Evidence shows that consumers are more likely to buy a product with an odd number at the end of its price, but does this make them unwitting victims of psychological pricing?
It’s my belief that this particular price tag encourages people to overspend, as they grab one 99-pence or 99-cent bargain after another in a frenzy of buying. In other words, marketing strategists have conditioned consumers so effectively that they can no longer perceive there is only one tiny coin’s difference between 99 pence and £1.00, or 99 cents and $1.00.
The ludicrousness of this becomes all the more clear when you look at larger purchases. For example, if you wanted to buy a dishwasher in the UK and one cost £299 while the other cost £300, a customer looking for a bargain would most likely pick the cheaper one, even if the £300 one was a better product and cost only £1 more. Even sillier would be the customer who fell for a tag of £299.99 and thought they had a bargain!
Did you know that originally 99 pence/cents price tags were used to prevent cashiers from pocketing pounds/dollars? In other words, if a customer paid .99 for an item, the cashier would have to open the register and give back some change.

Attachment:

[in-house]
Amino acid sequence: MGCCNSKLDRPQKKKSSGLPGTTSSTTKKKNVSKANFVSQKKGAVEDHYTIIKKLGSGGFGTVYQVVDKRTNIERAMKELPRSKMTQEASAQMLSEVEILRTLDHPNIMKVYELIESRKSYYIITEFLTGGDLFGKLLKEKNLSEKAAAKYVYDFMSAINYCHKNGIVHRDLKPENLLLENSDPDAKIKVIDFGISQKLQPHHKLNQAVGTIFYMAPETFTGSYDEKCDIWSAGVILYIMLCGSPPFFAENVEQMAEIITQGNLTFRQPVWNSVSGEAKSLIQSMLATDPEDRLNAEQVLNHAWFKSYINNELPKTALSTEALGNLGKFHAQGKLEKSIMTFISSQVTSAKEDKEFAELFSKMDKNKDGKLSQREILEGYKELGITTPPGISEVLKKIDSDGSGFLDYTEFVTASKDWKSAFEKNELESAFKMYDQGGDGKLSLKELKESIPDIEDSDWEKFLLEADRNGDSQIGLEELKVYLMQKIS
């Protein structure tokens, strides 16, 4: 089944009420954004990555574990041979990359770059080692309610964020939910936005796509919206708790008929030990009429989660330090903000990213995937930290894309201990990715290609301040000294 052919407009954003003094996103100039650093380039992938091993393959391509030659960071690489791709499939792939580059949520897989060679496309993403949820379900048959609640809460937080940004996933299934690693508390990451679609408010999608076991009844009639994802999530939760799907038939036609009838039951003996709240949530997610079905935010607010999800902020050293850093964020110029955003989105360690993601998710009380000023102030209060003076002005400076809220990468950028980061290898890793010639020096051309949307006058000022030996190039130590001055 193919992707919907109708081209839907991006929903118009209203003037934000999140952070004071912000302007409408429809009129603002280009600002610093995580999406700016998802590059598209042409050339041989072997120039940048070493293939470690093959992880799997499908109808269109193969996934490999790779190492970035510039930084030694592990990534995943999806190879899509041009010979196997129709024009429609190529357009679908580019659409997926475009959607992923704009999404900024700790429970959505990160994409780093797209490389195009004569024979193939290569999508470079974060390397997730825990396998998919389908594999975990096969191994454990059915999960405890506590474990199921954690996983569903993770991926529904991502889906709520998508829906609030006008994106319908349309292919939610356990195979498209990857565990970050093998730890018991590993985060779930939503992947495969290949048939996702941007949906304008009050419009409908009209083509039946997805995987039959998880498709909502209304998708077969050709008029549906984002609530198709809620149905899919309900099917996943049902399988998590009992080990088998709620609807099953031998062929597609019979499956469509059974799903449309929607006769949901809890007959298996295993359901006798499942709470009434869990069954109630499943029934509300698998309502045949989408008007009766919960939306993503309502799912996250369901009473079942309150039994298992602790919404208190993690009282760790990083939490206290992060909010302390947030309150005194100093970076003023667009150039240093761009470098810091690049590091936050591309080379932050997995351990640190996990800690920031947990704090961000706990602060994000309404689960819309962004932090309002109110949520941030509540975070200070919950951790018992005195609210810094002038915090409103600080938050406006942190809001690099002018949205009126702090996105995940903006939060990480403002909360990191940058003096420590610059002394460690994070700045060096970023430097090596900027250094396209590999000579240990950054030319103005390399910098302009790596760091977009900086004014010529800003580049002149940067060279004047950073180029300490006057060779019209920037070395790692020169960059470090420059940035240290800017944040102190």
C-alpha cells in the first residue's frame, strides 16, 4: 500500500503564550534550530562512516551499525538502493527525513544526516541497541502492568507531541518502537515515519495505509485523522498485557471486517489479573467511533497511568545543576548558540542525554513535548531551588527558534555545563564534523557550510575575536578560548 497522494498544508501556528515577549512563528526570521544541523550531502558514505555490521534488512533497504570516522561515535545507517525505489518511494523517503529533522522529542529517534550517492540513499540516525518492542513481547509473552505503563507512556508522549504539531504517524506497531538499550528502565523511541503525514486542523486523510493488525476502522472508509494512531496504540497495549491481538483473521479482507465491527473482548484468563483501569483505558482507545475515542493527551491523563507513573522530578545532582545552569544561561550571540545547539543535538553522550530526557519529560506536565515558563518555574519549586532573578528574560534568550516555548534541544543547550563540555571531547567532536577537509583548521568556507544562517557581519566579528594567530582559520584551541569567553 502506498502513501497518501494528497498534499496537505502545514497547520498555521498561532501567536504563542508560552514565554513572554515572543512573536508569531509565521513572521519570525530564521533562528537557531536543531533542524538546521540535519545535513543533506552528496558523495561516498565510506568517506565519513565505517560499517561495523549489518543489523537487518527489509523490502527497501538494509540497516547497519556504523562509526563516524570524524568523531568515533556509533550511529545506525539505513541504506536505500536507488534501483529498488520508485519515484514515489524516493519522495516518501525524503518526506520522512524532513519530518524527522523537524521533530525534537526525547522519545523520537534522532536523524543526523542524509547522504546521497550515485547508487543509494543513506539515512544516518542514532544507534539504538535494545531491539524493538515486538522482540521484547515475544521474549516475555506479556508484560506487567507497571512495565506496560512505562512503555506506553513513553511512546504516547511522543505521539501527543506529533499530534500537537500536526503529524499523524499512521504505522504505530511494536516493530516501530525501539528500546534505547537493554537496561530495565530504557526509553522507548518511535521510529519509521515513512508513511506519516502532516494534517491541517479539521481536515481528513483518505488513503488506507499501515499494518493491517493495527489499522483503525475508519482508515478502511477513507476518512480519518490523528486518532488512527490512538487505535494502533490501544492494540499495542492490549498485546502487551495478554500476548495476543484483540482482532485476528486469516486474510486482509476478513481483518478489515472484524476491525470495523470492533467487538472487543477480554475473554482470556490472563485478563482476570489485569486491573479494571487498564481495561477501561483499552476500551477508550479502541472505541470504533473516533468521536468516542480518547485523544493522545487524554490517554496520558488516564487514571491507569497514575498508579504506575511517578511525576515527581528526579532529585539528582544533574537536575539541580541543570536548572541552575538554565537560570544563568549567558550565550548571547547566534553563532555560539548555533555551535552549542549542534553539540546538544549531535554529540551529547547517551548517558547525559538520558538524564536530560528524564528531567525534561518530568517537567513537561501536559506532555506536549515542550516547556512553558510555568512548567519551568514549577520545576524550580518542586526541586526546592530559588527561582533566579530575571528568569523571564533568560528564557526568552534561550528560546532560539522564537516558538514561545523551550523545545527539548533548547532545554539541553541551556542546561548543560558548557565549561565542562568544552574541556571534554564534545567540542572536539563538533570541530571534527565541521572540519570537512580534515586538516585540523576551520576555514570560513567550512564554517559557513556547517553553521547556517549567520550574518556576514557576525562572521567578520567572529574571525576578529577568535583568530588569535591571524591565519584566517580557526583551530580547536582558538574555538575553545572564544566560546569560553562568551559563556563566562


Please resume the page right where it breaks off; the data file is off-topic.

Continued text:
I’ll move on to a product close to my heart. Books. When did anyone ever give you a book token ending in .99, and yet most books are priced ending .99?
As a Kindle Direct Publishing author, I’m actively encouraged to sell my books in increments ending with .99, with the sweet point for my length novels at £1.99 ($2.99), which will earn me roughly 70% royalties. It will also entitle me to run countdown deals for one week in every 90-day cycle, during which the starting point is .99 pence/cents but the royalties stay at 70%. The alternative is to opt for fixing your price at somewhere between 99 pence (cents) and £1.98 ($2.98) all the time and earning 35% royalties.
By now, you have probably gathered that I’m sick of .99, which is why I’m passing up the opportunity of the Kindle Countdown Deal to which I’m presently entitled, in favour of offering my two crossover novels at £1.00/$1.00 each for a whole month on amazon.co.uk and amazon.com until the end of January. Please note that I’ve also adjusted the tags down to bargain prices ending in zero on all the other Amazon marketplaces, so nobody feels left out.
Wishing you all a Happy New Year 🙂